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Monroe mayor's speech includes call for help on SR522


Michael Whitney photo

Monroe Mayor Geoffrey Thomas gave his State of the City address Tuesday, April 15 at The Rock Church.


MONROE — Mayor Geoffrey Thomas gave appreciation to recent improvements in the city, appealed for help in advocating for widening state Route 522 and shared upcoming enhancements in his State of the City speech delivered to the Monroe Chamber of Commerce last week.
The city is growing, with 650 people added through a boundary annexation in recent months. Its population is cresting 20,000, growing by nearly 3,000 people in the past 12 years. Monroe’s growth is materializing moreso from new housing in the northside versus denser buildings in-town. Major recent developments include the Eaglemont subdivisions, the Sweetbriar and Woodlands developments and, in the pipeline, new subdivisions that branch off of Chain Lake Road.
Residents new and old need to get to their jobs. As of 2011 about one-third of Monroe residents were commuting to King County, a consultant’s report says.
Many drive state Route 522, or utilize state Route 203 into Duvall as a bypass.
The mayor appealed to the crowd that improving 522 must stay prominent in state legislators’ minds. Whenever talking with a state legislator, ask them what they will do for 522, he said, because this highway must be on their agenda.
“I need help in this space, the city can’t do it alone,” Thomas told the seated audience of approximately 75 people.
On Jan. 1, Monroe moves legislative districts from being one of the biggest cities in the 39th Legislative District to being the westernmost pocket of the 12th Legislative District, a broad district that crosses the Cascade Mountains to Chelan and Wenatchee where the 12th’s current legislators live.
In the city, “our financial position is very secure in the city of Monroe and it has for the past 20 years,” Thomas said.
Thomas praised the lighted, all-weather fields at Lake Tye Park, completed last summer. “When I see the lights ... I see people out there recreating. I know that those are people who might not otherwise be recreating, and that is the type of investment we need to make in our community,” the mayor said.
Thomas highlighted there will be a new 5-acre park serving the growing northside neighborhoods to be built in the Trombley area near the cross streets of 191st Avenue SE and 134th Street.
A new asphalt path alongside the Evergreen State Fair Park will open this summer. “To me this will be a significant improvement creating a connection from 179th over to where Fred Meyer is,” Thomas said.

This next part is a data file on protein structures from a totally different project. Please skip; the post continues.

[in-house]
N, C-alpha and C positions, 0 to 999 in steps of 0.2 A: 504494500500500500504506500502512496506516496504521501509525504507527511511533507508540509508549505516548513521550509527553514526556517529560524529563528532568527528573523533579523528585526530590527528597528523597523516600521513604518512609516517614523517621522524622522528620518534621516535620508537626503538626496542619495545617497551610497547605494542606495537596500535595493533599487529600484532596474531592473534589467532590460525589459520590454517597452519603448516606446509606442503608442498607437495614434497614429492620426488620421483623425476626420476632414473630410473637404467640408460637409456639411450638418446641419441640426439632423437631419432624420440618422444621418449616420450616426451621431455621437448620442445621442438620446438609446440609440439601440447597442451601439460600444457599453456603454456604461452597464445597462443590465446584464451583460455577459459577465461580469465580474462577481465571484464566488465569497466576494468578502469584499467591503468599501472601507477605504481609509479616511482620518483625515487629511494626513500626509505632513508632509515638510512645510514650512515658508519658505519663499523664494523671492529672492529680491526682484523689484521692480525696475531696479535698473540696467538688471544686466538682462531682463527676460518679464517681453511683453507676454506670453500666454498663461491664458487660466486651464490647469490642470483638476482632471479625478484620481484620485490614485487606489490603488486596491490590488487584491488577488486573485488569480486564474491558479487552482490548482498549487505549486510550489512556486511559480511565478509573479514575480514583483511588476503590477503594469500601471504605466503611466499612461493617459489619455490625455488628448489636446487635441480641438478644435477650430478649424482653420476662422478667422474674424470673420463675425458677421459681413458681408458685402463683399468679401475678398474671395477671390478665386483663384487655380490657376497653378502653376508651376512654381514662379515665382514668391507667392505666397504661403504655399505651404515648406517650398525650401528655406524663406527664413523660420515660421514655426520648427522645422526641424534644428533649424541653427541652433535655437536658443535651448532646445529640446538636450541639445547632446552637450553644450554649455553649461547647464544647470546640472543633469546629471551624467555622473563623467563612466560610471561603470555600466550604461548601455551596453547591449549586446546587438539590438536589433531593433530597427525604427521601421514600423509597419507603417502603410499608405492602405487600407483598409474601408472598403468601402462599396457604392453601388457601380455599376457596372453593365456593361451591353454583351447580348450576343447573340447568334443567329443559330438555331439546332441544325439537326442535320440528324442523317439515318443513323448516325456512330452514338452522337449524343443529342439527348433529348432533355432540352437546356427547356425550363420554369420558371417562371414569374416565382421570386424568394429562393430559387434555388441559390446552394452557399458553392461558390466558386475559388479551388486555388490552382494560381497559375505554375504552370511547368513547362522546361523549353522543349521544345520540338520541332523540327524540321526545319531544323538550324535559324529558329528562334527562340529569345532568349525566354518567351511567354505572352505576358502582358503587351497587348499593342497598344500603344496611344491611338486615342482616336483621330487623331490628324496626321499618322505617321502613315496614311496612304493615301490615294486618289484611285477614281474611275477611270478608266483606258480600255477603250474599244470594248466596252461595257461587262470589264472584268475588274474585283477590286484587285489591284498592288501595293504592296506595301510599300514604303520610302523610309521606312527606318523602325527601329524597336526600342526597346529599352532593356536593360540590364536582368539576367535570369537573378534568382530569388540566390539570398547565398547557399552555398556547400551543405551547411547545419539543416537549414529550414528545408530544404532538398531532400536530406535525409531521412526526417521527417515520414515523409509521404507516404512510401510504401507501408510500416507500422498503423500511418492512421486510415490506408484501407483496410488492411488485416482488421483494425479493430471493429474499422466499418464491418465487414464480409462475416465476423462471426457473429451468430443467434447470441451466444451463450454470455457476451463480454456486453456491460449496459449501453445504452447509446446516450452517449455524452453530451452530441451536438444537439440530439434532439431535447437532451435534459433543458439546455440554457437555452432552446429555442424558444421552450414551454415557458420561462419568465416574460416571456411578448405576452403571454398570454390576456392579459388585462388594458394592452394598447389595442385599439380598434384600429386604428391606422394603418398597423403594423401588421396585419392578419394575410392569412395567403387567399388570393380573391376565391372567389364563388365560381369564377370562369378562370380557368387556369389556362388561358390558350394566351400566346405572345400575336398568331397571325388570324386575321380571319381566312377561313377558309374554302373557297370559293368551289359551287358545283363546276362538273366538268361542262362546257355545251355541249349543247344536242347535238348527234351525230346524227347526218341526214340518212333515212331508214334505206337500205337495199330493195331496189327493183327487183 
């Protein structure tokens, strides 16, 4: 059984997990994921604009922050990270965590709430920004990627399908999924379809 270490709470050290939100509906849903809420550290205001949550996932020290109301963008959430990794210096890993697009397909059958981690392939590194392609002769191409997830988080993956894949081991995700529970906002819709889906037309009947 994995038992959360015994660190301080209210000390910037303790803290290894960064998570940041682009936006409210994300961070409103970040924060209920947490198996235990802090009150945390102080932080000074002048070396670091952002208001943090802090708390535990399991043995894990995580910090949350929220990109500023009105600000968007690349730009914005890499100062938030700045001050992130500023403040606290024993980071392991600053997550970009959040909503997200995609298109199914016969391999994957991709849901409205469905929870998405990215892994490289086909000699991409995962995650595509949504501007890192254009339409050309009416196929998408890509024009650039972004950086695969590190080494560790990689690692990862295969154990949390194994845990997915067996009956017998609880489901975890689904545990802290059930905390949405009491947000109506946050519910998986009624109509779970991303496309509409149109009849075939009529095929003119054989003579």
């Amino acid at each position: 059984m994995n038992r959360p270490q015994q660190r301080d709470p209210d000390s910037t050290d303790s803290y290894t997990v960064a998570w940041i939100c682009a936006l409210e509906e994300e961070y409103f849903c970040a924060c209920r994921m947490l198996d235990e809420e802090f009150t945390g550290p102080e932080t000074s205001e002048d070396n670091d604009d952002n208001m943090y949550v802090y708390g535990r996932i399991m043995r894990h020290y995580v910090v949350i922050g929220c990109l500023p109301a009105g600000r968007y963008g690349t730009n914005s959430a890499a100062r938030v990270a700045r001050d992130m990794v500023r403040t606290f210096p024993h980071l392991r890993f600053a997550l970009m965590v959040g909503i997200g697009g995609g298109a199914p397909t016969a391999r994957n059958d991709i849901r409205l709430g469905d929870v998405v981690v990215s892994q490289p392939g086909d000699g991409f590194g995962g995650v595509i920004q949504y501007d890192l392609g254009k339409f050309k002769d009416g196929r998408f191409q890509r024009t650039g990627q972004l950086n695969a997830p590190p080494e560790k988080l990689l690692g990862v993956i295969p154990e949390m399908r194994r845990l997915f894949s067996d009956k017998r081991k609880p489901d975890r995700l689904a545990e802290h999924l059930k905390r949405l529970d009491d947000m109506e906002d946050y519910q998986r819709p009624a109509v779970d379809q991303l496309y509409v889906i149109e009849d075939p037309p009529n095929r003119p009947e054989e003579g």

New city entrance monuments at Lewis Street and at the 522/Main Street roundabout are planned to be installed in June.
A new city logo and brand is in the works. Its current one to attract people to the city, “The Adventure Starts Here,” introduced about 10 years ago, did not speak for residents who already call Monroe home, Thomas said. The new brand would reflect the community using the framework of the “Imagine Monroe” mission statement developed last year.
Thomas also highlighted that the city held its first LGBT Pride celebration in 2021, which brought together 1,000 people during a late June heat wave. This event introduced many people to Monroe, he said.
Thomas addressed caring for unhoused individuals, laying out how the city government is partnering and developing support programs. In April, the municipal court introduced a therapeutic court program. The city created a human services policy board whose members have “been invaluable in providing perspectives of people who are underrepresented with a variety of lived experiences.”
He noted that while some cities are spending their American Rescue Plan Act funds on infrastructure projects, Monroe spent almost all of its $1.7 million in coronavirus relief money directly to community nonprofits and local humanitarian needs. “People need help, not projects,” Thomas explained.
The next comprehensive plan for guiding city policies will incorporate the cost of housing affordability, as well as business rent and turnover, the mayor said.
He was on the City Council from 2003 to 2009, and elected mayor in 2014.
The State of the City address was held Tuesday, April 15 at The Rock Church, which is in the Fryelands industrial area.

 

  

 

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